Meanwhile, the STRENGTH trial used a therapy containing both EPA and docosahexaenoic acid (DHA), an omega-3 fatty acid used for high cholesterol and heart disease.
For the STRENGTH trial, investigators enrolled over 13,000 patients in 22 countries beginning in 2014. It was halted in January 2020 when results showed it was unlikely to show any benefit for carboxylic acid, which can include amino acids and fatty acids. The study used a corn oil placebo because it would have a neutral effect, lead author of STRENGTH, Dr. A. Michael Lincoff, professor of medicine and vice chairman for research, Cardiovascular Medicine, Cleveland Clinic, said according to a press release. He noted that mineral oil would create a “negative control.”
“We believe the questions surrounding the benefit versus risk of fish oil will remain unanswered unless another trial using a neutral placebo such as corn oil is able to definitively show cardiovascular benefits for an omega-3 fatty acid medication," he said.
Lincoff said that unlike the mineral oil used in the REDUCE-IT trial, corn oil did not elevate low-density lipoprotein cholesterol — LDL, which is considered the “bad” cholesterol — or two key biomarkers. He said that suggests “that it was a truly neutral comparator.”
The ONEMI trail resulted in similar findings.
“The fact that no indication of any impact from the omega-3 fatty acids were found in this group, along with the results of other recent neutral trials, suggests that omega-3 supplements are ineffective for cardiovascular prevention,” said the ONEMI trial’s lead investigator. Dr. Are A. Kalstad of the Center for Clinical Research at Oslo University Hospital in Oslo, Norway.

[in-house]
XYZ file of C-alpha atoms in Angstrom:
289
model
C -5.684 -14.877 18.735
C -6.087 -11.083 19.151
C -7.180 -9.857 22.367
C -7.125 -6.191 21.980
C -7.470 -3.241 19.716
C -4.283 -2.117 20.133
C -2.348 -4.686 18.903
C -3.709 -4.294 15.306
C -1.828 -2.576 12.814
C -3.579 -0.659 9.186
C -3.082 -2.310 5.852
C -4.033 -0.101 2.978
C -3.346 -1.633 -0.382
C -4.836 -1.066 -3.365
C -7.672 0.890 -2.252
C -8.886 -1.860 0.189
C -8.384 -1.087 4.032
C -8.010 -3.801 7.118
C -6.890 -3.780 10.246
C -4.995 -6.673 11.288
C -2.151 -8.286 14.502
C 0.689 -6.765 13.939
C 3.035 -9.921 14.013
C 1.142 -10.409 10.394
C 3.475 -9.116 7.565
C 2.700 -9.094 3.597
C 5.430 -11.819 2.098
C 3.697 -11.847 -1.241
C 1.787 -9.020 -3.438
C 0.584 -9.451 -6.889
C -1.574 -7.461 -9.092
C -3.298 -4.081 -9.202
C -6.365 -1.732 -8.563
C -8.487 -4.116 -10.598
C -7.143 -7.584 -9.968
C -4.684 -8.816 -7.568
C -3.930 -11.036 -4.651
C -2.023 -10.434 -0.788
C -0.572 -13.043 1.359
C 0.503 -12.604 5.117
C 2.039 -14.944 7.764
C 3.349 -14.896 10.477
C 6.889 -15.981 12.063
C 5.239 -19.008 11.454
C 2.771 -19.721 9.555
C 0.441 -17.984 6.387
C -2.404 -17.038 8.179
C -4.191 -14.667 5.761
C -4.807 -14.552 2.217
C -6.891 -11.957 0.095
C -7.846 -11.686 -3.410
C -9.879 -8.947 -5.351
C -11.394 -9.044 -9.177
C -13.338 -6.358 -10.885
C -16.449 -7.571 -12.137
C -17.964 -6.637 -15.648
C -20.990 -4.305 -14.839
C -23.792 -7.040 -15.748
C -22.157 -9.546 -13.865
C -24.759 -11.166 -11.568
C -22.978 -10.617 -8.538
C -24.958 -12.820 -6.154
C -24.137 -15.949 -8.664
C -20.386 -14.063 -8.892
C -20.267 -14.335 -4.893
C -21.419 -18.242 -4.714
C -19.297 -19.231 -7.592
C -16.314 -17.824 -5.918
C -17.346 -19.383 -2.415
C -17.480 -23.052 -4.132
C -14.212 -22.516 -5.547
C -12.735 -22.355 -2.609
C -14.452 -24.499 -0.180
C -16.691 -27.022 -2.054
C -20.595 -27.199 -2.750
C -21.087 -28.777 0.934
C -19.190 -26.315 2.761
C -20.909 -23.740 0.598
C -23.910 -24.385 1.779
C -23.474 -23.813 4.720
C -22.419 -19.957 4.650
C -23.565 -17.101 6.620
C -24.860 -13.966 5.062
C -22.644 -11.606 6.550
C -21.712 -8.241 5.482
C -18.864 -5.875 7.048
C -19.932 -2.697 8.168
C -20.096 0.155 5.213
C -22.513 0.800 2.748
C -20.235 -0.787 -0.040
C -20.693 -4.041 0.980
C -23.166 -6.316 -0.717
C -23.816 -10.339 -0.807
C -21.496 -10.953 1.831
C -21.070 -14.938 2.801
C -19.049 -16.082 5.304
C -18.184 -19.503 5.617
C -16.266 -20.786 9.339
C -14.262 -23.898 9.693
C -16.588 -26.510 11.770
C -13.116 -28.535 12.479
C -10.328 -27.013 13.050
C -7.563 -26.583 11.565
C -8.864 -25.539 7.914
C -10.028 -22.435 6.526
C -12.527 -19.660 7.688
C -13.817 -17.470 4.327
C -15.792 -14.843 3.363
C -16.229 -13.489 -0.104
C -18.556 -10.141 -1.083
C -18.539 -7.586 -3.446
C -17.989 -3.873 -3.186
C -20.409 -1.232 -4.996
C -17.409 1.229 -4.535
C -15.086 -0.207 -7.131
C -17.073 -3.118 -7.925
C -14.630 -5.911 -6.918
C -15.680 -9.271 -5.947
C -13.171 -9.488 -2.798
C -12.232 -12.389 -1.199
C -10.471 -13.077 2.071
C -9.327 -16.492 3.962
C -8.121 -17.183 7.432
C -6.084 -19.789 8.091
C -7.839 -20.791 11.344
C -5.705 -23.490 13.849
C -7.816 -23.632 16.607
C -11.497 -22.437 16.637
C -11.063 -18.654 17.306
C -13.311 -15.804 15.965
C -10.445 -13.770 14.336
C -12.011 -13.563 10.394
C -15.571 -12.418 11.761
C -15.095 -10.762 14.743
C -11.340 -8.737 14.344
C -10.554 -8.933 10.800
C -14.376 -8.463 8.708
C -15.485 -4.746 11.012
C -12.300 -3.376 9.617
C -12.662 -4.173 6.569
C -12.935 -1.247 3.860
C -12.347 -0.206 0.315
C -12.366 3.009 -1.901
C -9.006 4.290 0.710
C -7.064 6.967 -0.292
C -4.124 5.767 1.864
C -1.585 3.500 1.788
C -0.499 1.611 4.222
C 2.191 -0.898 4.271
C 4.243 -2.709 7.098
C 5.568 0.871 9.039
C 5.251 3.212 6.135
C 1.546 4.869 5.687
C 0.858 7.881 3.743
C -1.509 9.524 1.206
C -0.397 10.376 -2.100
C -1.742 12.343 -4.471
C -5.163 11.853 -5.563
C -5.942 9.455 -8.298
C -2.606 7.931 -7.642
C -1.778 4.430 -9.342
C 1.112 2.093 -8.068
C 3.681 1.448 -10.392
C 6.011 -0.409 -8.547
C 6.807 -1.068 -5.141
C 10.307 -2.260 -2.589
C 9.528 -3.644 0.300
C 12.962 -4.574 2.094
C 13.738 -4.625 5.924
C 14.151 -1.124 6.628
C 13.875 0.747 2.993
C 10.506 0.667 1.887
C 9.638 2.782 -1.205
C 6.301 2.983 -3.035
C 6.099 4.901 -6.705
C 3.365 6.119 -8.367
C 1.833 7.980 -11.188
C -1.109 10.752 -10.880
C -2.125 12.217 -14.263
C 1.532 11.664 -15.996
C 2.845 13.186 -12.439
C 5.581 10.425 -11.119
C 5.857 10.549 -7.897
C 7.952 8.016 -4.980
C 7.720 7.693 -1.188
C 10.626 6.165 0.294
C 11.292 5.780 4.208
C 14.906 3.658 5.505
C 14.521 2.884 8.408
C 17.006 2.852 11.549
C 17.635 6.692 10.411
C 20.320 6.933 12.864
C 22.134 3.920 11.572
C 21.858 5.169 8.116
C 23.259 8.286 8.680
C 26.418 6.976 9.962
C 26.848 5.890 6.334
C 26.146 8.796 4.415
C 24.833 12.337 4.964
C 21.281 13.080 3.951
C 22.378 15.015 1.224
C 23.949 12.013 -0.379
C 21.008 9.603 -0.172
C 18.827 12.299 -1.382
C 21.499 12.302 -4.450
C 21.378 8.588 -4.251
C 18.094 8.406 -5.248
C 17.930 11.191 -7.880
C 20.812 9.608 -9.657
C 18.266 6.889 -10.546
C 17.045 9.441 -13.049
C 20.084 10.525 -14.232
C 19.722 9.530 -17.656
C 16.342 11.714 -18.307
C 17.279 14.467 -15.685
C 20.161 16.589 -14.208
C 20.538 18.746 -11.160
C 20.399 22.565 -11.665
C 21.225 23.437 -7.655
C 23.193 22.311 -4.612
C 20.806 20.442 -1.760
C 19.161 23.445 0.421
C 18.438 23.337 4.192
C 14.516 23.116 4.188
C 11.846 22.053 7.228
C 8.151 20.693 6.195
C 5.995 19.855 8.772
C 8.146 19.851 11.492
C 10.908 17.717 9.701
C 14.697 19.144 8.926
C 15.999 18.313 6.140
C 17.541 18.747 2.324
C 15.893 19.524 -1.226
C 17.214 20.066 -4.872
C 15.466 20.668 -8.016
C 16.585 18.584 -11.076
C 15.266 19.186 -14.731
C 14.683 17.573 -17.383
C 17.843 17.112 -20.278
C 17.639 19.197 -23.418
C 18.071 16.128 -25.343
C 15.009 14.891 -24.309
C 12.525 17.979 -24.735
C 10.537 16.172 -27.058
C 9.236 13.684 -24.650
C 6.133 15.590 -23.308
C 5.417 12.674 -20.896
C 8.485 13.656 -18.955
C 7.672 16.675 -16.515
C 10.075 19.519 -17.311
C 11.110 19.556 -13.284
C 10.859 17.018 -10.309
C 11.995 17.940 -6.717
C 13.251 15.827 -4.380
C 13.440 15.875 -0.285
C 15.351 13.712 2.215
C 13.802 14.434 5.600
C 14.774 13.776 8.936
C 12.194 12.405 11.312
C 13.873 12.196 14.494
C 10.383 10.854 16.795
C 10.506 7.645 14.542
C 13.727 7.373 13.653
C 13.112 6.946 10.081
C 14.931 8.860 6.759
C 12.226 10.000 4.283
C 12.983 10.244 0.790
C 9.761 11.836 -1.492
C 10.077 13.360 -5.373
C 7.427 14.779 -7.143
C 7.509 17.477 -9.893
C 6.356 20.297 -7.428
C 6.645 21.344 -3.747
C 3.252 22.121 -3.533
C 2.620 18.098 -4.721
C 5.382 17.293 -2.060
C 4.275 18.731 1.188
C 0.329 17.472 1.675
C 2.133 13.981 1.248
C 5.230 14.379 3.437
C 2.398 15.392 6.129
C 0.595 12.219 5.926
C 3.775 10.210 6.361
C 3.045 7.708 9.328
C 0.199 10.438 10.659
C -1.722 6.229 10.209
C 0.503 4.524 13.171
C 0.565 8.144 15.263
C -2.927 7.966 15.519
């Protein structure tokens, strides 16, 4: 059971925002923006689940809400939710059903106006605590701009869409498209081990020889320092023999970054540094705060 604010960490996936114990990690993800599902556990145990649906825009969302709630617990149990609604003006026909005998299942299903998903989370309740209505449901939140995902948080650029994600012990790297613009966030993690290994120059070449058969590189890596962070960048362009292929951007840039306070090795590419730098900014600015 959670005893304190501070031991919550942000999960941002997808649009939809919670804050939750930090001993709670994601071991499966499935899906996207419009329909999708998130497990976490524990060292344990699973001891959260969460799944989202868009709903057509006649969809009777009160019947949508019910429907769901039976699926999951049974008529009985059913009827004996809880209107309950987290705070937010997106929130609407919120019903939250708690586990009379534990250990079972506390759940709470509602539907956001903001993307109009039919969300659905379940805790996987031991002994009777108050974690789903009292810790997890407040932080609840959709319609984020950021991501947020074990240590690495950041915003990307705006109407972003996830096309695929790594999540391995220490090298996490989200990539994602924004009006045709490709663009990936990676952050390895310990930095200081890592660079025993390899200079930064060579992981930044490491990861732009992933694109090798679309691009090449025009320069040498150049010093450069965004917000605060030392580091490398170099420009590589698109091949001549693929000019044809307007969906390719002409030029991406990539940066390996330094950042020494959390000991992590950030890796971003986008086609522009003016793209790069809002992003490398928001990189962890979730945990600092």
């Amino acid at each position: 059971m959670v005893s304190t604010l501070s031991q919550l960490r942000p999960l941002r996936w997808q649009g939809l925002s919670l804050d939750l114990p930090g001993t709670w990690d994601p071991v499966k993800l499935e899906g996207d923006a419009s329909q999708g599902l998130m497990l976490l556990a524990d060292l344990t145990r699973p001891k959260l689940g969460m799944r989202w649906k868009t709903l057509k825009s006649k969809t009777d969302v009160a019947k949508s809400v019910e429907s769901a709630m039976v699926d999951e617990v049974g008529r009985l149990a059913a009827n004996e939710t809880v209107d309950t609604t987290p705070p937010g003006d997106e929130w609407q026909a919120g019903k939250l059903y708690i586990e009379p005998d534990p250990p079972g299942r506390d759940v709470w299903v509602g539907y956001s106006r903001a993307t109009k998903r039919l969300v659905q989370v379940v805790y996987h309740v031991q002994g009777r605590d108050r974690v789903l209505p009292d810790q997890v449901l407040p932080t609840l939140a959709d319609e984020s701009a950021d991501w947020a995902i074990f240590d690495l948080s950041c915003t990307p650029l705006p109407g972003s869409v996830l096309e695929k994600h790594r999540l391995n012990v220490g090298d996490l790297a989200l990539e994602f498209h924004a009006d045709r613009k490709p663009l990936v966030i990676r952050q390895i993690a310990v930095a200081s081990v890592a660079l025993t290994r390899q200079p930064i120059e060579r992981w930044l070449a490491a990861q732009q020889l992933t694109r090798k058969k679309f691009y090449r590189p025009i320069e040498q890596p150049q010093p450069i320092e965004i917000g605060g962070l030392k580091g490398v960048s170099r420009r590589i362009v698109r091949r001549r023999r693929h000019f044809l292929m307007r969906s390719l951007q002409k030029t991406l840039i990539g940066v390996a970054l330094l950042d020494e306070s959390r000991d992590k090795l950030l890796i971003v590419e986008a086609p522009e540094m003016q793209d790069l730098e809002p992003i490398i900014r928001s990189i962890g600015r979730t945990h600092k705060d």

Discussing the REDUCE-IT trail and the STRENGTH trial, Alberico Catapano, Ph.D., said it wasn’t clear whether the effect of the mineral oil or placebo would completely explain the difference between the two studies.
“Given the current uncertain state of knowledge, neither patients nor physicians can be confident that omega-3 fatty acids have any health benefits, yet in 2019 the global market for omega-3 fatty acids reached $4.1 billion and is expected to double by 2025,” wrote deputy editor Dr. Gregory Curfman.